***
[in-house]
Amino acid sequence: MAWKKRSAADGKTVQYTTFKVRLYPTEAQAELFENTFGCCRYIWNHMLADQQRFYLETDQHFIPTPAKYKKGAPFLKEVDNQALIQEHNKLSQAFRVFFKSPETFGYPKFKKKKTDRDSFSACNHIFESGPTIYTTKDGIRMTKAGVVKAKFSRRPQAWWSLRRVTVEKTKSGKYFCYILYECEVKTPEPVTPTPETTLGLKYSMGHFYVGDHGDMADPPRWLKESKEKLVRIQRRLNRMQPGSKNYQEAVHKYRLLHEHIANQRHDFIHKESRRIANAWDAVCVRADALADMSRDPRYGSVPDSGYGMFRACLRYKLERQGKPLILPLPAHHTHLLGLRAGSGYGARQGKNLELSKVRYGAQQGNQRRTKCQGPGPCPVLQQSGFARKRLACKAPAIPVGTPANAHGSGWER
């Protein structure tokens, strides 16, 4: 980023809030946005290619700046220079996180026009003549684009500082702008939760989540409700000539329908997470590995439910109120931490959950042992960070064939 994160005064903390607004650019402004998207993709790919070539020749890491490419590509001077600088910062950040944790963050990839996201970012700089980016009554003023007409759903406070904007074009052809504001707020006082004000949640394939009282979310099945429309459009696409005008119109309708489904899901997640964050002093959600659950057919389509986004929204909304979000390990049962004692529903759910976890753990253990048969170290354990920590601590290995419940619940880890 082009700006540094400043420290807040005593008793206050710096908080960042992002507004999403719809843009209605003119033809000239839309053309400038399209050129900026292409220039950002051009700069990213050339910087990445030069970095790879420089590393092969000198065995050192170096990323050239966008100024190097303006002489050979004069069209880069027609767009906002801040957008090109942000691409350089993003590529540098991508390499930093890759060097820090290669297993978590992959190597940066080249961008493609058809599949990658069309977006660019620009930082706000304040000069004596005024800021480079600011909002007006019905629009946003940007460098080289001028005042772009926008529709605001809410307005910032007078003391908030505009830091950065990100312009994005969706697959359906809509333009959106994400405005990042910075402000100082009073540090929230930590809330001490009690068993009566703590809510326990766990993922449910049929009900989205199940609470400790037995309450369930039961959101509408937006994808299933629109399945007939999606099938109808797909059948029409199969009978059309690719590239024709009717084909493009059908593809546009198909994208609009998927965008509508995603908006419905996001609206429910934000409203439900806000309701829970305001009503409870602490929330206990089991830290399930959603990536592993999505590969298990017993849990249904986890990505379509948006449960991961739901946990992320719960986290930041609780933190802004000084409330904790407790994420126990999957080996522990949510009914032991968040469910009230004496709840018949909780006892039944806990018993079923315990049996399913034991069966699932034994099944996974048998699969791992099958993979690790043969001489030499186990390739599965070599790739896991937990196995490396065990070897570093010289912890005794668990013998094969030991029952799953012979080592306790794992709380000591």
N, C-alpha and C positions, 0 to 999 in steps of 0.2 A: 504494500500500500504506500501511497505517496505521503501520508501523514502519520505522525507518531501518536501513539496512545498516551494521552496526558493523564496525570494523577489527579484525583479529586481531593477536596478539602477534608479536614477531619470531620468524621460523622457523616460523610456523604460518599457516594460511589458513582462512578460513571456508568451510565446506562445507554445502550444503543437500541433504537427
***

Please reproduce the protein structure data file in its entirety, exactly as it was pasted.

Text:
[in-house]
Amino acid sequence: MAWKKRSAADGKTVQYTTFKVRLYPTEAQAELFENTFGCCRYIWNHMLADQQRFYLETDQHFIPTPAKYKKGAPFLKEVDNQALIQEHNKLSQAFRVFFKSPETFGYPKFKKKKTDRDSFSACNHIFESGPTIYTTKDGIRMTKAGVVKAKFSRRPQAWWSLRRVTVEKTKSGKYFCYILYECEVKTPEPVTPTPETTLGLKYSMGHFYVGDHGDMADPPRWLKESKEKLVRIQRRLNRMQPGSKNYQEAVHKYRLLHEHIANQRHDFIHKESRRIANAWDAVCVRADALADMSRDPRYGSVPDSGYGMFRACLRYKLERQGKPLILPLPAHHTHLLGLRAGSGYGARQGKNLELSKVRYGAQQGNQRRTKCQGPGPCPVLQQSGFARKRLACKAPAIPVGTPANAHGSGWER
């Protein structure tokens, strides 16, 4: 980023809030946005290619700046220079996180026009003549684009500082702008939760989540409700000539329908997470590995439910109120931490959950042992960070064939 994160005064903390607004650019402004998207993709790919070539020749890491490419590509001077600088910062950040944790963050990839996201970012700089980016009554003023007409759903406070904007074009052809504001707020006082004000949640394939009282979310099945429309459009696409005008119109309708489904899901997640964050002093959600659950057919389509986004929204909304979000390990049962004692529903759910976890753990253990048969170290354990920590601590290995419940619940880890 082009700006540094400043420290807040005593008793206050710096908080960042992002507004999403719809843009209605003119033809000239839309053309400038399209050129900026292409220039950002051009700069990213050339910087990445030069970095790879420089590393092969000198065995050192170096990323050239966008100024190097303006002489050979004069069209880069027609767009906002801040957008090109942000691409350089993003590529540098991508390499930093890759060097820090290669297993978590992959190597940066080249961008493609058809599949990658069309977006660019620009930082706000304040000069004596005024800021480079600011909002007006019905629009946003940007460098080289001028005042772009926008529709605001809410307005910032007078003391908030505009830091950065990100312009994005969706697959359906809509333009959106994400405005990042910075402000100082009073540090929230930590809330001490009690068993009566703590809510326990766990993922449910049929009900989205199940609470400790037995309450369930039961959101509408937006994808299933629109399945007939999606099938109808797909059948029409199969009978059309690719590239024709009717084909493009059908593809546009198909994208609009998927965008509508995603908006419905996001609206429910934000409203439900806000309701829970305001009503409870602490929330206990089991830290399930959603990536592993999505590969298990017993849990249904986890990505379509948006449960991961739901946990992320719960986290930041609780933190802004000084409330904790407790994420126990999957080996522990949510009914032991968040469910009230004496709840018949909780006892039944806990018993079923315990049996399913034991069966699932034994099944996974048998699969791992099958993979690790043969001489030499186990390739599965070599790739896991937990196995490396065990070897570093010289912890005794668990013998094969030991029952799953012979080592306790794992709380000591």
N, C-alpha and C positions, 0 to 999 in steps of 0.2 A: 504494500500500500504506500501511497505517496505521503501520508501523514502519520505522525507518531501518536501513539496512545498516551494521552496526558493523564496525570494523577489527579484525583479529586481531593477536596478539602477534608479536614477531619470531620468524621460523622457523616460523610456523604460518599457516594460511589458513582462512578460513571456508568451510565446506562445507554445502550444503543437500541433504537427